I’ve written before about how I like to grocery shop. It appeals to my organizational nature. I approach the shopping in a very systematic way – I start at the front of the store and work my way to the back (depending on store set-up). I skip aisles if they offer nothing that is on my list, but mostly I traverse every aisle, marking items off as I find them and deposit them in my cart, which I organize into cans and jars, boxed items, produce, cold items, pharmacy/paper and miscellaneous. My coupon organizer is laid out in similar fashion.
I will spend inordinate amounts of time comparing prices, doing math in my head (or with a calculator stashed in my purse) for coupons and other discounts. I must say that shopping with a toddler has severly reduced my enjoyment of the grocery store trip. For some reason whining about suckers and little hands pulling over displays of Dunkin’ Donuts coffee beans are not conducive to complicated (to me) math problems and cart organization.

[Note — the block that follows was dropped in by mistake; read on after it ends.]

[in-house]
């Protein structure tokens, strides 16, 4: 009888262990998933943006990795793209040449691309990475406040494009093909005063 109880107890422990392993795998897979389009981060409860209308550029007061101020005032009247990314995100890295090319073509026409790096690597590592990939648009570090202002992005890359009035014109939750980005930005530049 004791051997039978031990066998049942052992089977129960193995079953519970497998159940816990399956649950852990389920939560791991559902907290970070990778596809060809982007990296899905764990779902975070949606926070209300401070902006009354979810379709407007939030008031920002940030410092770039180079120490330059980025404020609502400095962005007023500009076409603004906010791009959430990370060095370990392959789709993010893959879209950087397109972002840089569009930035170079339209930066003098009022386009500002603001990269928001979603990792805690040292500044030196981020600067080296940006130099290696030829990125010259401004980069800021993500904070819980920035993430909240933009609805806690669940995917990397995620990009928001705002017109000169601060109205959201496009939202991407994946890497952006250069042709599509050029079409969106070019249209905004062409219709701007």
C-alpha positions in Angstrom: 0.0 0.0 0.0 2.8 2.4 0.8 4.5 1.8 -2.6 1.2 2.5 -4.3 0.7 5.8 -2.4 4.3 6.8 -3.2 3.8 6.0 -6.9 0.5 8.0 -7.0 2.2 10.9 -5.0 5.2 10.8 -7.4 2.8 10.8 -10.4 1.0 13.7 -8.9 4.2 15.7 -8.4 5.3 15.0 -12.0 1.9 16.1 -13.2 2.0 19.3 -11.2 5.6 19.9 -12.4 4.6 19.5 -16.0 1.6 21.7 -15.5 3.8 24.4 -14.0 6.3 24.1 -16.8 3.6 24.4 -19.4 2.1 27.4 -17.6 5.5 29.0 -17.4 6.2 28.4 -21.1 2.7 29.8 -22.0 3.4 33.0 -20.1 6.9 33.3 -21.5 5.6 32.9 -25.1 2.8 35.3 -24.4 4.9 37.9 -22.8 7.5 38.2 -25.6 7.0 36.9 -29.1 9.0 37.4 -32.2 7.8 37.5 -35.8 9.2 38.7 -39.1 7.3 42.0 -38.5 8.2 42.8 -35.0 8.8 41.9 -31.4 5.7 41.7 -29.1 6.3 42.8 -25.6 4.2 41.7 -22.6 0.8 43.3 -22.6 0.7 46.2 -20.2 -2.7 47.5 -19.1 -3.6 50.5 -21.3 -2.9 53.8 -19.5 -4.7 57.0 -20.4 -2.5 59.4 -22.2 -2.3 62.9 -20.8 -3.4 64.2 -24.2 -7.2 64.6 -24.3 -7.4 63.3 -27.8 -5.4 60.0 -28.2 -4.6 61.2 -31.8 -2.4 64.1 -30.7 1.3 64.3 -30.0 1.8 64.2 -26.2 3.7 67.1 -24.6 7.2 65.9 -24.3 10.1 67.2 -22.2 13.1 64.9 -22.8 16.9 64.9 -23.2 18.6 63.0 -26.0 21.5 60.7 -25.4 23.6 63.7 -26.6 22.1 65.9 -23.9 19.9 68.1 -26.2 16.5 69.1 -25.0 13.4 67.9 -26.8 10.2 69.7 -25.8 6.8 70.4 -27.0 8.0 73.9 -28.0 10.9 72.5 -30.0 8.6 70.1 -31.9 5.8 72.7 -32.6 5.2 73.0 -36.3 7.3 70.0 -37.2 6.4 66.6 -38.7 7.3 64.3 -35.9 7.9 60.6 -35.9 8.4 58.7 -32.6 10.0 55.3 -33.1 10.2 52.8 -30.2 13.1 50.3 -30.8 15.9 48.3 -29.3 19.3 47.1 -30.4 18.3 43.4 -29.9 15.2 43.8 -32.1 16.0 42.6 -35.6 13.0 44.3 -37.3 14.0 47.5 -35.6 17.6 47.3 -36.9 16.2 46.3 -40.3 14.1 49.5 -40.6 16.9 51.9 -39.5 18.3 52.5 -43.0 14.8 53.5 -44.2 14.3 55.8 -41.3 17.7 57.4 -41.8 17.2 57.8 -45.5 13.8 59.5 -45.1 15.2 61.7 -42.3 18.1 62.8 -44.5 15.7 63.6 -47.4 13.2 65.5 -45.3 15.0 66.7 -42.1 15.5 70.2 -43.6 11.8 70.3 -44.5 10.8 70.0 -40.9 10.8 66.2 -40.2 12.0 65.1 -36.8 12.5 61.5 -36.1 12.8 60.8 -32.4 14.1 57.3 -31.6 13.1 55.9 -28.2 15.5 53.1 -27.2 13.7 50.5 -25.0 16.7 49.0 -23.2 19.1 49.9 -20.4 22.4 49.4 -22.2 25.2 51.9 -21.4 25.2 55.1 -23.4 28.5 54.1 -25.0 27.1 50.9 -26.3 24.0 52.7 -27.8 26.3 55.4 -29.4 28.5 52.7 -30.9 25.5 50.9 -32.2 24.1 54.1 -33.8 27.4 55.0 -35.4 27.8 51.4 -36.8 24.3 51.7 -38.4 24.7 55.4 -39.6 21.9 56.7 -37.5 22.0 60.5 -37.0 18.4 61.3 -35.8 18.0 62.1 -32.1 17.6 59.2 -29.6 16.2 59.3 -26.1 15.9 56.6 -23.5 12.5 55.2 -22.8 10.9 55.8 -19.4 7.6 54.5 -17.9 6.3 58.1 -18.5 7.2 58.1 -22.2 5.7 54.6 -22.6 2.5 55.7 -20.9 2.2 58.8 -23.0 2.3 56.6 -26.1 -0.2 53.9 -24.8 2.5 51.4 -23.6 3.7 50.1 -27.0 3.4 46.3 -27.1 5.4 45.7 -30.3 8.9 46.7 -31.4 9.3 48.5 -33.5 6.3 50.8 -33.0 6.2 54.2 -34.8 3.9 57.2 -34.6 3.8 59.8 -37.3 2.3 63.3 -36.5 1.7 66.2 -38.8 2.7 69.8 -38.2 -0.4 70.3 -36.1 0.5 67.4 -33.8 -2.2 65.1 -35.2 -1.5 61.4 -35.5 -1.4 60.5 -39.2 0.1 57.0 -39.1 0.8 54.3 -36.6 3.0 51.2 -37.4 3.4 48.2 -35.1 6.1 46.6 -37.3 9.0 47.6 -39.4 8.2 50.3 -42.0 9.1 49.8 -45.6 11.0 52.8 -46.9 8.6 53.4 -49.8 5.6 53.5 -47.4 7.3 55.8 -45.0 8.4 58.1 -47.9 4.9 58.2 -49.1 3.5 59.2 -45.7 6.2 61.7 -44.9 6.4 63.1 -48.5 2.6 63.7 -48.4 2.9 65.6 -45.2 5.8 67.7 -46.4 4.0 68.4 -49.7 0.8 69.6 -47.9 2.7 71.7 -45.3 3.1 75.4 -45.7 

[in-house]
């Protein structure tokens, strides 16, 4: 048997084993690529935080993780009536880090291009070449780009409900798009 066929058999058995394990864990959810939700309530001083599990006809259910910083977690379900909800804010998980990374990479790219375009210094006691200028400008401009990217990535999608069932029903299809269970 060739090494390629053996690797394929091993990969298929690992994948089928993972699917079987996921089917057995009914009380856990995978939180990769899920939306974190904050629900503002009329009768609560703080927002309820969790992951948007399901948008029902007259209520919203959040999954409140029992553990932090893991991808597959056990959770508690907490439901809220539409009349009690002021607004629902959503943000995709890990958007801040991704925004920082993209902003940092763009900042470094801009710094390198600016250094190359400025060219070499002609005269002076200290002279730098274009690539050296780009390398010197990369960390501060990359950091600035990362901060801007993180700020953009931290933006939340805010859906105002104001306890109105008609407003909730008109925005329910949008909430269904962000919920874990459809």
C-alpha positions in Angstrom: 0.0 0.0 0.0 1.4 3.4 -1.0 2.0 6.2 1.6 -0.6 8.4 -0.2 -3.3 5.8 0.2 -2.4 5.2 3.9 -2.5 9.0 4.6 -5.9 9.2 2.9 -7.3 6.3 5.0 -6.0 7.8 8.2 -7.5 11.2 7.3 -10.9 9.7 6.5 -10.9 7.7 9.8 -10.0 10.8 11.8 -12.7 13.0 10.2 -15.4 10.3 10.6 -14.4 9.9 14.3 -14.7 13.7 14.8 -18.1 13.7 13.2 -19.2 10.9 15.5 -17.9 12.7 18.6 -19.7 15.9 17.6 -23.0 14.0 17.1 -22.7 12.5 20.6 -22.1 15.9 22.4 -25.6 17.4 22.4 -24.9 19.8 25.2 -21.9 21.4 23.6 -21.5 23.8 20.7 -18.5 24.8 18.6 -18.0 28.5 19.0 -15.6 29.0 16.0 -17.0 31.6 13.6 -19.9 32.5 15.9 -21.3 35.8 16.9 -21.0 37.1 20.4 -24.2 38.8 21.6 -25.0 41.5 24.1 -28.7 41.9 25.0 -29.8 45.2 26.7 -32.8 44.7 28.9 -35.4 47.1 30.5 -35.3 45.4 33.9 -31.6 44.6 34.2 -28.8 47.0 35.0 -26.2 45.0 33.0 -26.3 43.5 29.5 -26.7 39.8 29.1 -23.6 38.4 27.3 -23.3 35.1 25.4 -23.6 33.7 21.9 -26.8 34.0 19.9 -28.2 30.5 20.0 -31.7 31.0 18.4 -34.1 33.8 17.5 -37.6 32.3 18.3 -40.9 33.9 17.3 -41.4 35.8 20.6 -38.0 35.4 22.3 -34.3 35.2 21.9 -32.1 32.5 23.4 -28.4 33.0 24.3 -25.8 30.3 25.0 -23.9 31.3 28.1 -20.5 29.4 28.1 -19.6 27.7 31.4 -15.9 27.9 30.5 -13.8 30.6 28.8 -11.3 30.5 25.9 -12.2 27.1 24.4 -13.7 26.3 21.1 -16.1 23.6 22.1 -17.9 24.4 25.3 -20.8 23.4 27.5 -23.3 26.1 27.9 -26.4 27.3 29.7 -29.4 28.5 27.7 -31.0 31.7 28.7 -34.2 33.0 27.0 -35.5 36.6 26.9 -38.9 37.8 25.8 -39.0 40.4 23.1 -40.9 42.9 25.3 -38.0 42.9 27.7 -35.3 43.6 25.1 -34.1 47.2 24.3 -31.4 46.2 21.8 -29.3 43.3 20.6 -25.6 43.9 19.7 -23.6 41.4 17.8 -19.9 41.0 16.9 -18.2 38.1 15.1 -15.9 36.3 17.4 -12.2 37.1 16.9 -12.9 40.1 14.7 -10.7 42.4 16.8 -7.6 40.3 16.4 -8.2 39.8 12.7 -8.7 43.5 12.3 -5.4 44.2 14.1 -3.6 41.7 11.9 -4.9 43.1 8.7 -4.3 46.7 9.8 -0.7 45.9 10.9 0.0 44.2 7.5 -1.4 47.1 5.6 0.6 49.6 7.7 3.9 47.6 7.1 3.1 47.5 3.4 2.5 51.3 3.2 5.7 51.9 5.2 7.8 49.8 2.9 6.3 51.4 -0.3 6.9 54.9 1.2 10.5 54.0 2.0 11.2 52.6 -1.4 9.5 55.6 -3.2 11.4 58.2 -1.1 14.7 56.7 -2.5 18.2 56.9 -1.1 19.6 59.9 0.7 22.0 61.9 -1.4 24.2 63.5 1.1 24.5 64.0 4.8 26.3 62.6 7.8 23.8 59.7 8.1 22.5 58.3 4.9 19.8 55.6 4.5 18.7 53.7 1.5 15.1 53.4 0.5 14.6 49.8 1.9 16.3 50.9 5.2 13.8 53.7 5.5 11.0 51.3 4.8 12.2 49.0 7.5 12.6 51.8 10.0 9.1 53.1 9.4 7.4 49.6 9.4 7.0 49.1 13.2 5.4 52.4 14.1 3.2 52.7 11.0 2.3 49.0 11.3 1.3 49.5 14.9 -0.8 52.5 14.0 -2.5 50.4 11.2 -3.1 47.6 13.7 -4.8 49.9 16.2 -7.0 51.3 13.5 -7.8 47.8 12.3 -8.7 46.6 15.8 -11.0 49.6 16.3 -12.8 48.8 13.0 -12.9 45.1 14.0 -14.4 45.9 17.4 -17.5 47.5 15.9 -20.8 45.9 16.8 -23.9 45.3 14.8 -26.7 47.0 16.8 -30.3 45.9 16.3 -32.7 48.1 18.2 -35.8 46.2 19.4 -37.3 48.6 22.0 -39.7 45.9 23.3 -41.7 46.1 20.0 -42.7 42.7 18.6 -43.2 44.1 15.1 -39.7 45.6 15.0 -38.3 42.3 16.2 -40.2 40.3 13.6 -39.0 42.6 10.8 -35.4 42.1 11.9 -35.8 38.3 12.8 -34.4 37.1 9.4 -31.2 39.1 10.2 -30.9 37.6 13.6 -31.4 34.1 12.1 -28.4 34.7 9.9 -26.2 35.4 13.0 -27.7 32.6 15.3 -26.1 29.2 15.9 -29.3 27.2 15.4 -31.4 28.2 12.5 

My husband finds my habits very irritating. He has a list, goes through the store and randomly picks things up, often moving forward or backward to retrieve items he just thought of or that he missed. I find THAT very irritating. We rarely shop together.
One thing we do agree on: the Impulse Buy. We’ve agreed that there is no need to get angry about the other person’s impulse buys. It’s going to happen. We fall victim to a marketing scheme or the rumbly tummy or the craving. Or the toddler tantrum. We’ve agreed to try to keep the impulse buys at three items per trip (though the limit has been stretched with creative calculations, such as THREE boxes of brownie mix really only count as ONE item and Sam Adams and Blue Moon are both BEERS, so therefore count only once).
At Super Target on Saturday morning, I realized that the Impulse Buy was our way of indulging little desires without going crazy. We deprive ourselves of a lot of things so that we can do good things for and with our daughter, that the grocery extravagances are a justifiable and relatively inexpensive way of creating a little decadence in our lives. At least that’s what I told myself as I put the full-fat Frito-Lay potato chips in the cart next to my 12-pack of Diet Coke.